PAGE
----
Ptarmigan Tracks

The Newsletter of Camp Denali

Online Version 2022

"Am I hallucinating?!"

Early on the morning of July 8th, Housekeeping Supervisor, Elaina O’Brien, happened upon a truly rare spectacle among the staff cabins. Undulating across the pathway at her feet was a gray, snake-like apparition. On closer inspection, this was no snake, (which don’t occur in interior Alaska), but an assemblage of thousands (?) of insect larvae wriggling forward atop one another in a steadily-advancing, rope-like column roughly a meter long!

Fortunately, we knew just who to call. Derek Sikes (SES leader in 2015) is the curator of insects at the University of Alaska Museum of the North and a professor of entomology at the University of Alaska Fairbanks. We soon learned that these larvae belonged to a relatively common group of insects called dusky winged fungus gnats in the genus Sciara. Adults tiny mosquito-like flies are easily overlooked. The slightly larger larvae are a common garden pest. Soil-dwellers, they feed on decaying organic matter and fungal mycelium, and can deplete nutrients essential for plant growth.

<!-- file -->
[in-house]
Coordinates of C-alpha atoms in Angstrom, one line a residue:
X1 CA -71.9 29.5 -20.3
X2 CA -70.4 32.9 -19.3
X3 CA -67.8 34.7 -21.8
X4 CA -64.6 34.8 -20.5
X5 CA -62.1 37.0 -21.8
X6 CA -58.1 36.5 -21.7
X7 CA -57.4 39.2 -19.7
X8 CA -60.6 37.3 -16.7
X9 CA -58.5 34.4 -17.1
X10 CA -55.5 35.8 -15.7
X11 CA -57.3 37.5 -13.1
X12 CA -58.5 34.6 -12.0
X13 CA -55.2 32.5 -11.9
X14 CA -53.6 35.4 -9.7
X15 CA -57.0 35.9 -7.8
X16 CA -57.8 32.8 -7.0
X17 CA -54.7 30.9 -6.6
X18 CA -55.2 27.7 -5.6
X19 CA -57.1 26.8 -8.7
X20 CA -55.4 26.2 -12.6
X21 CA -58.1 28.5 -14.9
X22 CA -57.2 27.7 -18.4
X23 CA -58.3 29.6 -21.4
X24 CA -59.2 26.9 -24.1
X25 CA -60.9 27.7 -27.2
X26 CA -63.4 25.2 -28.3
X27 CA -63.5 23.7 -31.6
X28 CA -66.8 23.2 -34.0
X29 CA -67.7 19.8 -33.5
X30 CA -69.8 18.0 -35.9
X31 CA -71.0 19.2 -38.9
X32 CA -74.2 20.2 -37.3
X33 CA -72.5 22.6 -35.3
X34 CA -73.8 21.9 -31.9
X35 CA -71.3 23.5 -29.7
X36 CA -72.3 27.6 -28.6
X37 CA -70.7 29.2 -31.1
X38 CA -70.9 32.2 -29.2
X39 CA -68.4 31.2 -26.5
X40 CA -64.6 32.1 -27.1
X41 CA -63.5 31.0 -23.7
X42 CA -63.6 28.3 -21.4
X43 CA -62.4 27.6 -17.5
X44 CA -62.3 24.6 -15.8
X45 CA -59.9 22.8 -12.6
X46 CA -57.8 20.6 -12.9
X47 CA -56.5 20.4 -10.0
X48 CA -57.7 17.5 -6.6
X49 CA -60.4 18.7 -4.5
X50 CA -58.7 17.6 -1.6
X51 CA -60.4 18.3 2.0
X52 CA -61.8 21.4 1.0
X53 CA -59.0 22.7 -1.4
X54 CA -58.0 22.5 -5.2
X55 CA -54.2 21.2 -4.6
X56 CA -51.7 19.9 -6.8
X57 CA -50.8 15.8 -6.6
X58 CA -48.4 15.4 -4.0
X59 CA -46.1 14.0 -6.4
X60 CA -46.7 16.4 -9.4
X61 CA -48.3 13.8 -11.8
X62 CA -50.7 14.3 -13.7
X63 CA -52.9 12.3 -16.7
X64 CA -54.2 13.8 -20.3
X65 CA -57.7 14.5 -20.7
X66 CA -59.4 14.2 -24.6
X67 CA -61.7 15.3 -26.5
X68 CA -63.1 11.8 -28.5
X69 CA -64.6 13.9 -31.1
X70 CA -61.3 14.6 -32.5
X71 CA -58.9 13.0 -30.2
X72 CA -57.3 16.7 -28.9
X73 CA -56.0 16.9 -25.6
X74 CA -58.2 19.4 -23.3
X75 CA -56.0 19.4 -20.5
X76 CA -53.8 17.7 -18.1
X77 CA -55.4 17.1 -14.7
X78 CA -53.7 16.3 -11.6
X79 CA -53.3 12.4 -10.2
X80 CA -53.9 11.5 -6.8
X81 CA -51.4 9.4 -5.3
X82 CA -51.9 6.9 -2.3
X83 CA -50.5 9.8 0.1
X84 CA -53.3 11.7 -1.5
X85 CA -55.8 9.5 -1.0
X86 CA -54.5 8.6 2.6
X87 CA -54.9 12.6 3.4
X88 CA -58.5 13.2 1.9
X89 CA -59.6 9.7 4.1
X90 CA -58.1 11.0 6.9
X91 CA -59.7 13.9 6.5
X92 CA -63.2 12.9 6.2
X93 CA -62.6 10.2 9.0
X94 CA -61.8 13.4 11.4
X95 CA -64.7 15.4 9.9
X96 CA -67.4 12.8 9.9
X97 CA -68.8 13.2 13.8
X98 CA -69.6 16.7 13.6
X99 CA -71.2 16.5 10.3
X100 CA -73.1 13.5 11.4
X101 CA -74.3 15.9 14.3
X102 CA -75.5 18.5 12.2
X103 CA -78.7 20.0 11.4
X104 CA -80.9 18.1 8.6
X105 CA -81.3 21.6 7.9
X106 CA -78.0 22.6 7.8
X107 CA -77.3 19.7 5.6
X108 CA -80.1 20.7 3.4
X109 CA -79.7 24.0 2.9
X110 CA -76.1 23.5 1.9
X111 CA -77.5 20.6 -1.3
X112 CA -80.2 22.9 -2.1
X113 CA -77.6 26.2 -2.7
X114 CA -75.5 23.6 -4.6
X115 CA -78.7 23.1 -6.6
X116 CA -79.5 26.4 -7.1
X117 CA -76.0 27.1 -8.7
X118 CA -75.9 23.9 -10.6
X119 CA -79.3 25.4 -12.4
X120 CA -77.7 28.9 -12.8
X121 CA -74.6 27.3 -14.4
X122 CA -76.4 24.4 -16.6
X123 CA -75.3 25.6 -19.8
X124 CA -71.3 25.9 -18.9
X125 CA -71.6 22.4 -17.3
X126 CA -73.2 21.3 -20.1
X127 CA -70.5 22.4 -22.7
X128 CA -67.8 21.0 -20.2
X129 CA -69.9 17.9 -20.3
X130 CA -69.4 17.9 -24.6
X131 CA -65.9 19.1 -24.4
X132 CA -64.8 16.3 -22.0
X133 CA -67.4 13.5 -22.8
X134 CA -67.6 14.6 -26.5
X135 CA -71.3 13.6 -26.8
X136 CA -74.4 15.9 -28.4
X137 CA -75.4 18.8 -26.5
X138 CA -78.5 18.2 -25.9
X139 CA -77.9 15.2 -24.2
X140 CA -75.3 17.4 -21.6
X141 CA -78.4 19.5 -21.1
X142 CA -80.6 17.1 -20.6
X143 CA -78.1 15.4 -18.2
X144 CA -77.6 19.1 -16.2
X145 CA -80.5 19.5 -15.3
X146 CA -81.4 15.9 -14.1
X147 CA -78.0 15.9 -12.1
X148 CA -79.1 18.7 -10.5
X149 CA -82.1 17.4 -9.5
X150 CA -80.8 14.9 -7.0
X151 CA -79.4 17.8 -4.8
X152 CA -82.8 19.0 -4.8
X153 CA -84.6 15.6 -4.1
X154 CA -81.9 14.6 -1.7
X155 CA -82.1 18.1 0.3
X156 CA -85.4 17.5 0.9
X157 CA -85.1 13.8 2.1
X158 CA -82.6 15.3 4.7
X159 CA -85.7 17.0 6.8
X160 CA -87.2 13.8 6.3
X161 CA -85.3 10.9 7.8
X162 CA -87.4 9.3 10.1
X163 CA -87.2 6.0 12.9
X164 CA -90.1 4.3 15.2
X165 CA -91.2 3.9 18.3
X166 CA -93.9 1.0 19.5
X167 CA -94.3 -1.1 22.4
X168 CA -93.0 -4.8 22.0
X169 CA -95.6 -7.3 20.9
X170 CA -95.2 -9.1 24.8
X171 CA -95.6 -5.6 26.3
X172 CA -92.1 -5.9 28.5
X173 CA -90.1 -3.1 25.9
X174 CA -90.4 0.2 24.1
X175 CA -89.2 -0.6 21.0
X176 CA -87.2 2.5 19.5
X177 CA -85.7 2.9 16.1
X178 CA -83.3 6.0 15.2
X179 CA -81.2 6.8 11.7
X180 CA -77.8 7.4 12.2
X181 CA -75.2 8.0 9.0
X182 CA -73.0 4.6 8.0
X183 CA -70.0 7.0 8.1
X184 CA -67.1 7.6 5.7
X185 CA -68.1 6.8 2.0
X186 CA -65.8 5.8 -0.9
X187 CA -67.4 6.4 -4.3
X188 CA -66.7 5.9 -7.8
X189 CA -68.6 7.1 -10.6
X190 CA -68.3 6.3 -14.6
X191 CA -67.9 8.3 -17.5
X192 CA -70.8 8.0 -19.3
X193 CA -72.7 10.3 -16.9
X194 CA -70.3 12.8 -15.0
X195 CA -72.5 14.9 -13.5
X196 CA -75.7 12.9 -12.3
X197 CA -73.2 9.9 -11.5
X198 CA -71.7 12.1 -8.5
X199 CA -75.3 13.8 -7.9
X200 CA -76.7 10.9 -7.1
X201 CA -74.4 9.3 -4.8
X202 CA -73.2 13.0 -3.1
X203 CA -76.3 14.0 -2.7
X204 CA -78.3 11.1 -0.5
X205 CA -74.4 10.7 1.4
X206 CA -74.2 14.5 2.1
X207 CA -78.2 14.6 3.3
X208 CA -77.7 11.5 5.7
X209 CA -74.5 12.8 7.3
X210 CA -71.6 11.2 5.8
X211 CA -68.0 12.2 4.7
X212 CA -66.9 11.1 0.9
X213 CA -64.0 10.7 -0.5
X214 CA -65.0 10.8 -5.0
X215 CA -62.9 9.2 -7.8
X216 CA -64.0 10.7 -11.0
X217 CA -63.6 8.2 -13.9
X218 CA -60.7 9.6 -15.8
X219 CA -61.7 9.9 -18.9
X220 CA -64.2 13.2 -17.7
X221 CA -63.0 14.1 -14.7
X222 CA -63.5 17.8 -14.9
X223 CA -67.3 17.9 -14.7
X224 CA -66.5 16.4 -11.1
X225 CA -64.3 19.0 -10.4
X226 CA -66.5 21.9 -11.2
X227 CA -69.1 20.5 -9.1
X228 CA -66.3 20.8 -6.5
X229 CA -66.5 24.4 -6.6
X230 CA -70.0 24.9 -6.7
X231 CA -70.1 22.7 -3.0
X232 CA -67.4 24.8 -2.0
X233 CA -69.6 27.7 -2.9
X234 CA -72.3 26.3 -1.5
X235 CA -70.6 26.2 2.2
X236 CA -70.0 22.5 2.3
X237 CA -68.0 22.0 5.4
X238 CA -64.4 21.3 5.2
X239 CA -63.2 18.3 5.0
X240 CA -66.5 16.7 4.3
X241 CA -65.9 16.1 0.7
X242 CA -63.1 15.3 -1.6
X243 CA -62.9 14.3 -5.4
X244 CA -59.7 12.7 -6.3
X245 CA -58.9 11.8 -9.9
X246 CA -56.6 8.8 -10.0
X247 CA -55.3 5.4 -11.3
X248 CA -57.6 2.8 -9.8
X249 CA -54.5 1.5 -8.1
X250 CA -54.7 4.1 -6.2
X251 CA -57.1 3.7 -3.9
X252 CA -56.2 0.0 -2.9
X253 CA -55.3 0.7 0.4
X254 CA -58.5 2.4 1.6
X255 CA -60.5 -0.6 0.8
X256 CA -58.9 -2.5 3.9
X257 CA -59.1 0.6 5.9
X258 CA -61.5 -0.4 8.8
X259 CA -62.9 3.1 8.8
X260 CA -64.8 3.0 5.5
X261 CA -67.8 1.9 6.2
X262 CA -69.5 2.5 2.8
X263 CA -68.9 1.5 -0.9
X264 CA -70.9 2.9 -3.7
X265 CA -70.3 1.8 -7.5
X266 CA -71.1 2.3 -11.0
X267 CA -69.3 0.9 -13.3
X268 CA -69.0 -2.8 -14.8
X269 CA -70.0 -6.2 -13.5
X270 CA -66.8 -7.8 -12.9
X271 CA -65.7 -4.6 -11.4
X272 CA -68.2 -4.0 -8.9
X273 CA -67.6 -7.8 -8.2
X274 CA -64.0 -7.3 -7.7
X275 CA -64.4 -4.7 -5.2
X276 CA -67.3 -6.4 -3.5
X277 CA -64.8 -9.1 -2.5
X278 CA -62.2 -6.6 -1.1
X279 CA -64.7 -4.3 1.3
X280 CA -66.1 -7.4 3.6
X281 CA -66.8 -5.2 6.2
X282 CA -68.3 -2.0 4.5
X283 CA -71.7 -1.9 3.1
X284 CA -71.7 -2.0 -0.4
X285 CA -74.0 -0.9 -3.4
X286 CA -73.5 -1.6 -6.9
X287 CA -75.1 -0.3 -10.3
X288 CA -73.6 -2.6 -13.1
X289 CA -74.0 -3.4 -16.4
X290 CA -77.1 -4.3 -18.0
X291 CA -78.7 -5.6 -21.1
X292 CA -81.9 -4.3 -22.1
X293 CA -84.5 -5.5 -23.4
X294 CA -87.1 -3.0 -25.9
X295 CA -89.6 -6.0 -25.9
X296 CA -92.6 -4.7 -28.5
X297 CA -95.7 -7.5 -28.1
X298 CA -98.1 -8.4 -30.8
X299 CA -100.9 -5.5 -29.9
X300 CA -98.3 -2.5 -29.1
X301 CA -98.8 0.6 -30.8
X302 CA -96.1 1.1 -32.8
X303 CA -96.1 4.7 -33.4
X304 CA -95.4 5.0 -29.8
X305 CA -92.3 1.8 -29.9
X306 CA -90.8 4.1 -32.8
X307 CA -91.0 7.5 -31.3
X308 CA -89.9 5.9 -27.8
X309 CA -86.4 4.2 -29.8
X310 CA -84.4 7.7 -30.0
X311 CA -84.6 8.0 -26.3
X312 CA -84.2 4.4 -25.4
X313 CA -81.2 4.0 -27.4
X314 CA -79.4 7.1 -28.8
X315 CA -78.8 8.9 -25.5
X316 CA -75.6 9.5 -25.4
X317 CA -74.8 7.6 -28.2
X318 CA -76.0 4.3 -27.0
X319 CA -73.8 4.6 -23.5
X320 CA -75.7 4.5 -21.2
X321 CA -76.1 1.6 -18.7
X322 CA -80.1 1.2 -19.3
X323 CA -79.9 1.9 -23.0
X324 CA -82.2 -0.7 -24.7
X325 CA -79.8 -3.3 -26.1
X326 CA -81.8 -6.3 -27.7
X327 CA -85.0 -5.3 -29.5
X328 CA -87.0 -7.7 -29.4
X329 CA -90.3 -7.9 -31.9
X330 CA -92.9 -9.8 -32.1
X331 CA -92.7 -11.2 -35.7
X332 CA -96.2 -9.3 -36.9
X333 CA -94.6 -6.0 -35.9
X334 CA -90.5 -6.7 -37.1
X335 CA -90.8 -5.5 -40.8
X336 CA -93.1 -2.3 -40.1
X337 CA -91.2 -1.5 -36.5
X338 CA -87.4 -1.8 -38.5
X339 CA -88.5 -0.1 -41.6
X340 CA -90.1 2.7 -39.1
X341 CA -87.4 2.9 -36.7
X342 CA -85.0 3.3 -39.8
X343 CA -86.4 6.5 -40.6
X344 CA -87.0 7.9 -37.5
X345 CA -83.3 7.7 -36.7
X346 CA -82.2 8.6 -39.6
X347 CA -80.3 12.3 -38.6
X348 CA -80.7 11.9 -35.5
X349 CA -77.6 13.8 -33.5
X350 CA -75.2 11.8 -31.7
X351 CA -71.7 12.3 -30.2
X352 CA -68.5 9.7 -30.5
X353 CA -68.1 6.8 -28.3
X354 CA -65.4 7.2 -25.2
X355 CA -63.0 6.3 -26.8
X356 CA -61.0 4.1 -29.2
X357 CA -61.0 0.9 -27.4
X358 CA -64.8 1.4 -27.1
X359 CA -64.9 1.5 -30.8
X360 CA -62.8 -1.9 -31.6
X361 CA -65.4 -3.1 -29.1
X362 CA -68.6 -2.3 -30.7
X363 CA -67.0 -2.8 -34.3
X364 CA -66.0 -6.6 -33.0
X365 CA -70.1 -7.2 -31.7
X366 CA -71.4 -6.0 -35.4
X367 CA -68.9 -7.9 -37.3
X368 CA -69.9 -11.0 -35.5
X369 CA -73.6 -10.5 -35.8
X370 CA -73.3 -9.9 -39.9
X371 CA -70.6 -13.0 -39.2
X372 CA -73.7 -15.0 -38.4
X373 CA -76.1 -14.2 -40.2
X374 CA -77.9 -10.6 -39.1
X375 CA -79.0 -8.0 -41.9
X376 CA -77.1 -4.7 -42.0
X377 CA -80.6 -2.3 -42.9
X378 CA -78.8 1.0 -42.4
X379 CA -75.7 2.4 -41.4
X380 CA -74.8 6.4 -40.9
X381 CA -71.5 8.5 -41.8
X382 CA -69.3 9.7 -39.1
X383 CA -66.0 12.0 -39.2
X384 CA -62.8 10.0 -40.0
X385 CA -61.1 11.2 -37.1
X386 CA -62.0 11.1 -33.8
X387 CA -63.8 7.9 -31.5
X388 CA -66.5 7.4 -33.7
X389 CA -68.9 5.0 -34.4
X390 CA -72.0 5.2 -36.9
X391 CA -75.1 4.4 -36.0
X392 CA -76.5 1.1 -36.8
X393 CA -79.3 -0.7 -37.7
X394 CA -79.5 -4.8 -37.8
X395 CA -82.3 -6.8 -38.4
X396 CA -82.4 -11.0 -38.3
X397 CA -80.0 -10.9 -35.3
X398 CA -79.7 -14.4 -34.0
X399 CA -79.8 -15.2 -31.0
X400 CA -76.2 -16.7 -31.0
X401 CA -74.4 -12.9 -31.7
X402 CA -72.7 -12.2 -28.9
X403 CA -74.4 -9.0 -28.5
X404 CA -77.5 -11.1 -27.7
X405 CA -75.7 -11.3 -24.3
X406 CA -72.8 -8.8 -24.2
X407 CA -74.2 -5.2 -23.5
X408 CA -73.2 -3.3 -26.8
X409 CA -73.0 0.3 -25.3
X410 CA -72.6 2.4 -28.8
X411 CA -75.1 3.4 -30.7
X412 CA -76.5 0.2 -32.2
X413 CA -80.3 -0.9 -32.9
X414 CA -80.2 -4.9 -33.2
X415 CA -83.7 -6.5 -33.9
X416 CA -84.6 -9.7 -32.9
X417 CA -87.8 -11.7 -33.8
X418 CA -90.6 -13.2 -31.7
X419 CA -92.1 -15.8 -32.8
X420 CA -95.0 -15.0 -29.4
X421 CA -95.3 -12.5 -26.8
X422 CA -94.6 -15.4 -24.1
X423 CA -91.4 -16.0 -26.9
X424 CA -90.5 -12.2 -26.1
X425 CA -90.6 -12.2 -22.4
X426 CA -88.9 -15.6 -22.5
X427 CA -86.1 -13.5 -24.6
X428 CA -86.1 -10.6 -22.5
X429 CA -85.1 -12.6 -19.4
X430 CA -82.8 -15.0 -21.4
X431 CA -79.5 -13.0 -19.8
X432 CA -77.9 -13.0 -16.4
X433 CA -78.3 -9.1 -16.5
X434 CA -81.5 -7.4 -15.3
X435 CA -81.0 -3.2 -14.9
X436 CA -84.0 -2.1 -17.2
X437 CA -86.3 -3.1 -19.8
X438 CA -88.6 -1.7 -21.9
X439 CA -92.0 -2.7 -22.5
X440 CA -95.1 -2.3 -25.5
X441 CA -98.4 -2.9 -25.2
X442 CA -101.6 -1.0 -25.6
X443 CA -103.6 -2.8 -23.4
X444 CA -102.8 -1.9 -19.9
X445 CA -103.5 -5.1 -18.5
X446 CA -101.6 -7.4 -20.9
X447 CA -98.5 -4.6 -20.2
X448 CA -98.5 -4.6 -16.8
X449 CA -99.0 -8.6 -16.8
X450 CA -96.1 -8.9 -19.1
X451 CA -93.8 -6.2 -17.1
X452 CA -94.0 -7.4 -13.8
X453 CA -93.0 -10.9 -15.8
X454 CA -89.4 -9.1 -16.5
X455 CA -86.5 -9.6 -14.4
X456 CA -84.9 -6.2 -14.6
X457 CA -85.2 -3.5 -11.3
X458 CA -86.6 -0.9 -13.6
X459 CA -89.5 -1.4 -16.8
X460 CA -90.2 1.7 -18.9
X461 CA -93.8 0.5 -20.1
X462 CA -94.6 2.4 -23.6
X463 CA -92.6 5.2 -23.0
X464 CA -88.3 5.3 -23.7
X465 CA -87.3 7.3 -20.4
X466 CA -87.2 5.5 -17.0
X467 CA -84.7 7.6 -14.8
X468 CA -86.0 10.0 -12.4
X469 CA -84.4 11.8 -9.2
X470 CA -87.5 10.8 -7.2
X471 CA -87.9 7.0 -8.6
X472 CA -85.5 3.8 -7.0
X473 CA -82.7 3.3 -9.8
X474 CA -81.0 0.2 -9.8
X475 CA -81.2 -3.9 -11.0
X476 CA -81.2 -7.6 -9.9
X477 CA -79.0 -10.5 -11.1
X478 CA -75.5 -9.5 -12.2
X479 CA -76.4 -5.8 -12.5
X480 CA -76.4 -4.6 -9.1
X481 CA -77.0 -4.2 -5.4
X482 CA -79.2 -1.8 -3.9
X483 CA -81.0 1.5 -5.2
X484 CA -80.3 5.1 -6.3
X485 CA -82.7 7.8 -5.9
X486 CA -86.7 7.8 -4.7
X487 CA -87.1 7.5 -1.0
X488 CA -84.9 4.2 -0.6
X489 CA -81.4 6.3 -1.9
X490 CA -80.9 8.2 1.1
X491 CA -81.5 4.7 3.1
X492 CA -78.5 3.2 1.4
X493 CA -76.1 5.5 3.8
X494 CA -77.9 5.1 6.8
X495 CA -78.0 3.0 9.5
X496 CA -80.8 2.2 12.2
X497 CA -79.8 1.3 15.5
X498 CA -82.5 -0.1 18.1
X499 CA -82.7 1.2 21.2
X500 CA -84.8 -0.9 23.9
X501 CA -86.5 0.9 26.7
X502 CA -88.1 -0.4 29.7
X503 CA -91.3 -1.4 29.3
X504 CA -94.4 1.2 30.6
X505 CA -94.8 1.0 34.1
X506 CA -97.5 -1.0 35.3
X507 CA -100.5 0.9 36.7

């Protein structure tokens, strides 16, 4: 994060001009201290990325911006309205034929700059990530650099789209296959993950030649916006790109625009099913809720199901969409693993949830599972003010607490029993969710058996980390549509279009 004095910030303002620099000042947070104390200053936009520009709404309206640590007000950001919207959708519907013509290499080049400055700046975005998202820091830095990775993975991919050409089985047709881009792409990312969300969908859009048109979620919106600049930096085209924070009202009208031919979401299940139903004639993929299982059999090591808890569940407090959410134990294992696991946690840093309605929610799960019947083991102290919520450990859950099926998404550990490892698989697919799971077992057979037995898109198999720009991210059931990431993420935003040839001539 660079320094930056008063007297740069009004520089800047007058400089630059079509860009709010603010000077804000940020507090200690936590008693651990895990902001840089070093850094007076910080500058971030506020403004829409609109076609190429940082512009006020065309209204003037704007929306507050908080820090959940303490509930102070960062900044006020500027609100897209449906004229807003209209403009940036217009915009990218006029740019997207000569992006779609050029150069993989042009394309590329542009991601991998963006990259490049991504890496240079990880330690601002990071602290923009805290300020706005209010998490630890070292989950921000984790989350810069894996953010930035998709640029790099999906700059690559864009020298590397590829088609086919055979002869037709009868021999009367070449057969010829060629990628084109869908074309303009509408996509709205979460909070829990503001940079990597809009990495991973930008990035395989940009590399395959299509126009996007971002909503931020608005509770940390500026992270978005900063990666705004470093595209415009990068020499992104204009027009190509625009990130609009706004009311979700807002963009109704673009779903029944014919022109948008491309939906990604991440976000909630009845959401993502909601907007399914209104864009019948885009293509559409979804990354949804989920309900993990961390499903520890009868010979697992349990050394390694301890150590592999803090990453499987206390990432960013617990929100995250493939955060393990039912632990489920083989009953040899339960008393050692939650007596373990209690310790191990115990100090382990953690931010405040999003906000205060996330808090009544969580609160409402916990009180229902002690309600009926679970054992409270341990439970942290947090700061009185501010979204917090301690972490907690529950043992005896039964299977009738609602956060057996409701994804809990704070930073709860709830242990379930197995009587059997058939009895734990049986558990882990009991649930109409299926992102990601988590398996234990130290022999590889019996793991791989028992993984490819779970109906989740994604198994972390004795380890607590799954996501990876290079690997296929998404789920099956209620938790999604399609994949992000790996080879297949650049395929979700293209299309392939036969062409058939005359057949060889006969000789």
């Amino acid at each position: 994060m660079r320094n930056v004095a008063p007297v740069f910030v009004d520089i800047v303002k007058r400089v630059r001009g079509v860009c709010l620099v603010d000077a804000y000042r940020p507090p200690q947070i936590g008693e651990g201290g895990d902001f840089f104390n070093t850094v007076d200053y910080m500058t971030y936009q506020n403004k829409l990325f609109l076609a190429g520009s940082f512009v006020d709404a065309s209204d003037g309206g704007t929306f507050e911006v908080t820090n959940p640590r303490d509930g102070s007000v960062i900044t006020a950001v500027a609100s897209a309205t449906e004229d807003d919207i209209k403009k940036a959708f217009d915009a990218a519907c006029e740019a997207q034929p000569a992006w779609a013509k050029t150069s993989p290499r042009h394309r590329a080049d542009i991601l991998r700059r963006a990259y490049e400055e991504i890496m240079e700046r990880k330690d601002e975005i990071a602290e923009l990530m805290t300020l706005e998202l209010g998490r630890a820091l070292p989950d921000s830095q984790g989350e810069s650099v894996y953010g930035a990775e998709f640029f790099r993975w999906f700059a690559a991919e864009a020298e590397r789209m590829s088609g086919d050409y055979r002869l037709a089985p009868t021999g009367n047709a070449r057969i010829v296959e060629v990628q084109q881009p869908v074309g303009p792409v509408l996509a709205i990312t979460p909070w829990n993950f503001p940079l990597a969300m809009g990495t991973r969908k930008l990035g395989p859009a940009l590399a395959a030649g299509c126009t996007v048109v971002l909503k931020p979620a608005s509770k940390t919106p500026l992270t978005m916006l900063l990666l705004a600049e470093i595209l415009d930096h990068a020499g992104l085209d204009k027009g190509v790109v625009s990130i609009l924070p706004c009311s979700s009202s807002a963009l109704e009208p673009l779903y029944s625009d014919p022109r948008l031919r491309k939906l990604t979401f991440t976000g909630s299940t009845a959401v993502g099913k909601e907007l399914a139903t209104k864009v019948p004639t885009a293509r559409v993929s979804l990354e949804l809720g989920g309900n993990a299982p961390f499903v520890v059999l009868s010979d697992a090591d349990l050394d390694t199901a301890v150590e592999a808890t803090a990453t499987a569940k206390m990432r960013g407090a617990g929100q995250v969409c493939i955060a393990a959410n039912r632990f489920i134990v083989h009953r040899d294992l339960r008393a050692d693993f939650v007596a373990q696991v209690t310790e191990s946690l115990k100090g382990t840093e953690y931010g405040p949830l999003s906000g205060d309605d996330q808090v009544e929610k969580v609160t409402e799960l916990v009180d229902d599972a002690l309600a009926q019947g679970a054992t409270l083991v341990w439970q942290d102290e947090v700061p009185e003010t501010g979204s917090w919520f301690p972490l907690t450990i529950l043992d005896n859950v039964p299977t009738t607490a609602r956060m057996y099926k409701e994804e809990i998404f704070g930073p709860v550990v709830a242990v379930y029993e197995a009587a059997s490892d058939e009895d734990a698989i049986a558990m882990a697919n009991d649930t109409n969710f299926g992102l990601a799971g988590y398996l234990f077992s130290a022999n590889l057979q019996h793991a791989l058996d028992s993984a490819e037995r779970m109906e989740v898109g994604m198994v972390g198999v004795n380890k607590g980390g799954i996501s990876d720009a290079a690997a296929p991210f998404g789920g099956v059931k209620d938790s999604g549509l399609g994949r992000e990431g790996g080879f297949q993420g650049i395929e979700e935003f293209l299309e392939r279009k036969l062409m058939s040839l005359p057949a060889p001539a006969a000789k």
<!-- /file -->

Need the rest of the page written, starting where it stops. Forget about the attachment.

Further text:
Derek was thrilled to receive Elaina’s report. This particular fungus gnat was likely a new species, one that Derek and a post-doctoral student were literally in the process of describing for scientific publication. According to Derek, there have been a mere handful of sightings in Alaska (all recent) of the behavior that Elaina witnessed.

Why the larvae travel en masse and why they take on a snake-like shape are mysteries. In this instance, the dry, compacted path, and lack of leaf litter, may have caused them to gather into such formations, Derek theorized. Moving as one may also be a disguise: “it’s possible they are mimicking a snake because most birds (at least migratory birds) avoid snakes”, he explained. Indeed, as soon as the column of larvae began to vanish one-by-one into the leaf litter on the other side of the path, White-crowned Sparrows and Dark-eyed Juncos discovered and descended to feast on the remaining few.

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